Night Lights review
It’s always tantalizing yet disappointing when a game has obviously promising elements but falls just short of being great. That’s exactly how I felt after playing Grave Danger’s Night Lights. This side-scrolling puzzle-platformer has a simplistic yet charming art style and presents some intriguing game mechanics involving light and shadow, but it’s very short and ends too abruptly to truly flesh out its gameplay, leaving behind a strong sense of missed potential.
The threadbare narrative is conveyed through a brief yet nicely animated intro cinematic. When a meteor crashes down to earth, causing a widespread blackout, a little square robot wakes up suddenly and must now restore power to the nearby city by advancing through a linear series of levels, overcoming a variety of electricity-based obstacles along the way.
The game is visually pretty, with most of the forested and industrial environments coloured in various shades of blue, complemented nicely by the few scattered orange and yellow lights that still work. Most of the somewhat minimalist background artwork is angular, with very few rounded shapes apart from the ever-present large moon illuminated in the night sky behind you. The music does not serve the presentation quite as well, however, as the peppy, sci-fi-sounding synth track is nothing more than the same few notes played over and over, and there’s little else in the way of sound as a distraction beyond the padding of your feet, a few beeps and boops and mechanical hum, along with the odd owl hooting in the woods.
The primary focus of Night Lights is its gameplay. The controls are extremely simple: you can jump, climb, and interact with objects, ranging from flicking a lever to rotating wheels to pulling and pushing lanterns and boxes around. If you’re using a gamepad, the control scheme will feel familiar. Alongside the usual jump and contextual ‘use’ buttons, the robot’s few other abilities are mapped to the other face buttons or trigger buttons for easy access. These can all be changed but the default scheme is fine for chaining together moves to make advanced movement and light platforming fun and easy. The same can’t be said of the keyboard controls, which involve a rather unintuitive combination of the arrow keys, Shift and X button. These can be rebinded, fortunately, and you’ll probably want to.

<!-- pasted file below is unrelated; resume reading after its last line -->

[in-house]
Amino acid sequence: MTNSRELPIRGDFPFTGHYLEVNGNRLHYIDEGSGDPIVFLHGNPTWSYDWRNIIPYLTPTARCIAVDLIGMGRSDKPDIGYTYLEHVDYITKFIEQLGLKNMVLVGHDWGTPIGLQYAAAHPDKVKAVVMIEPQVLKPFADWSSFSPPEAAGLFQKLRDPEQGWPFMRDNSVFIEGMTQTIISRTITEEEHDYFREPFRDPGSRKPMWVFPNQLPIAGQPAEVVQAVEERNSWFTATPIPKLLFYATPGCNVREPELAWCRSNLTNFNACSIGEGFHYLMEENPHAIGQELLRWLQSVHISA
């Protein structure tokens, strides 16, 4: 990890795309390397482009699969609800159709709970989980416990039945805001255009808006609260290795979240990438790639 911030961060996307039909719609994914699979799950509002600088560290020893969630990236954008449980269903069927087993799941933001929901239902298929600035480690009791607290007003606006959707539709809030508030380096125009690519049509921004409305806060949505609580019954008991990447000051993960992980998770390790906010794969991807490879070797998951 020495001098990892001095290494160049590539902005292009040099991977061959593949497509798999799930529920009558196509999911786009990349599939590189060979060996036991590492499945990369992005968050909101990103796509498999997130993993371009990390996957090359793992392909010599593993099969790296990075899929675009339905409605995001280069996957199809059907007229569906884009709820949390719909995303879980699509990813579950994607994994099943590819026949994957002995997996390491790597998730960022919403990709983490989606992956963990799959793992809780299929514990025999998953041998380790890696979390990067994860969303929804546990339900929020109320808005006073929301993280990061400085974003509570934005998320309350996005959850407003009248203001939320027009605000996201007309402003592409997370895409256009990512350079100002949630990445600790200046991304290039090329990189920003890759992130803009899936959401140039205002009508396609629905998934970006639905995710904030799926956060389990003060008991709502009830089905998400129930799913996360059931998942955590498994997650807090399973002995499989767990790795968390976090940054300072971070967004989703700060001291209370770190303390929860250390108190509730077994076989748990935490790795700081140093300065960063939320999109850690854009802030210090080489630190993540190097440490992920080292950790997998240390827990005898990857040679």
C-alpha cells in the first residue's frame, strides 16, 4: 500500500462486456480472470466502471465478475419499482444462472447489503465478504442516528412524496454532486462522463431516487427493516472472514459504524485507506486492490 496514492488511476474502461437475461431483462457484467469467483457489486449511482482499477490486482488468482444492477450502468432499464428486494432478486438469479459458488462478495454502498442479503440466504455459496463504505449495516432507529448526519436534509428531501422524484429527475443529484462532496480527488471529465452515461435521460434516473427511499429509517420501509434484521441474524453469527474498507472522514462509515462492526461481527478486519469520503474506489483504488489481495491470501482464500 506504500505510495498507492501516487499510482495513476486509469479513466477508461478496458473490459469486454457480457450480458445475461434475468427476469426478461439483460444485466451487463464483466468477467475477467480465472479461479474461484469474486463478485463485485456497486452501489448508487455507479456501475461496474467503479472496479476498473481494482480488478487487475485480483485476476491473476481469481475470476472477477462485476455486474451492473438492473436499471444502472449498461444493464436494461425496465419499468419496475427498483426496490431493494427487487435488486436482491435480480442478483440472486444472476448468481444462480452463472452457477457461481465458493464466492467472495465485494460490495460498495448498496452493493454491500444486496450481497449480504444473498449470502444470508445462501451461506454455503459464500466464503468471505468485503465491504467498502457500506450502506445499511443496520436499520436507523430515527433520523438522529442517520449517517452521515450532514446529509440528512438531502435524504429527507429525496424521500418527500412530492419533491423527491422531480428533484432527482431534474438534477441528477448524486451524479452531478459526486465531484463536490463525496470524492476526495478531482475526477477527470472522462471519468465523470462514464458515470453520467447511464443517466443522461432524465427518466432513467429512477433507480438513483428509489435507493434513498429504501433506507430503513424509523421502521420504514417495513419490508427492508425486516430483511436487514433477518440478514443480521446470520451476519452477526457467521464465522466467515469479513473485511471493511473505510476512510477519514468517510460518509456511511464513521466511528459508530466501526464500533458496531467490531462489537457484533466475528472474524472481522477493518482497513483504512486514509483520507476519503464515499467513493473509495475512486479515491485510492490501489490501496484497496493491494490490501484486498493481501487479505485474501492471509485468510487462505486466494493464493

The main mechanics revolve around using lights to change the environment. Sometimes light works as you’d expect, causing dark things to appear, such as paths and holes in walls, but other times it has the opposite effect, making things disappear instead. And not just visibly, but literally. Ladders, platforms, even the ground itself that were previously available to you may not be once a light is shone upon them. But this can also be used to your advantage, creating new paths where once you were blocked.
The first few tasks are simple but they don’t stay that way for long, as you’ll soon need to begin supplying power to both the lights and to the teleporters that whisk you off to the next level. Eventually the robot gains four permanent power-ups throughout the game, though unfortunately these are not accompanied by more complex levels to really make full use of the new mechanics.
Upgrades include a dash that greatly helps horizontal jumping, a double jump to gain additional height, a head bulb that you can use as a small source of light or drop on the ground and recall it anytime with a push of a button, and an air dash you can use a number of times for even greater jumping challenges. All these abilities require energy, which is represented by a battery meter at the top left of the screen. It can run out quickly, but it auto-replenishes at the same speed, and you can collect lightning bolts scattered across the levels to permanently increase your meter.
Unfortunately, there are some noticeable bugs that leave the experience feeling slightly undercooked. A weird one is when I boot up the game, both the music and sound effect sliders are inexplicably muted, forcing me to re-adjust them every time I play. Another occurs at random points when trying to dash and then jump for greater distance, which stops the protagonist dead in mid-air, as if he’s lost all momentum. A simple restart of the level fixes it, but it happened too often to ignore. I encountered a visual glitch as well, where the energy battery meter didn’t materialize on-screen. And while not a bug, the game is somewhat wonky with its physics and how objects get pushed around, so if you accidentally lock yourself into an unwinnable state, you’ll have to start the level over.
In the end, while Night Lights has a unique art style and some fun and fresh puzzle-platforming ideas, it ends up feeling more like a demo than a complete game. The whole thing can be completed in under two hours, and there is even an achievement for doing so. Between the noticeable bugs, short length, and an abrupt ending, there’s a lot left to be desired when the final credits roll, just when it seems the game should be picking up in both story and gameplay complexity. If you’re into the puzzle-platforming genre, you’ll find some brief enjoyment here, but it’s all over so soon that it might leave you craving for more.
Night Lights is a cute side-scroller with a quick pace and unique gameplay that unfortunately is a bit too buggy and ends way too soon to stand among the better puzzle-platforming adventures.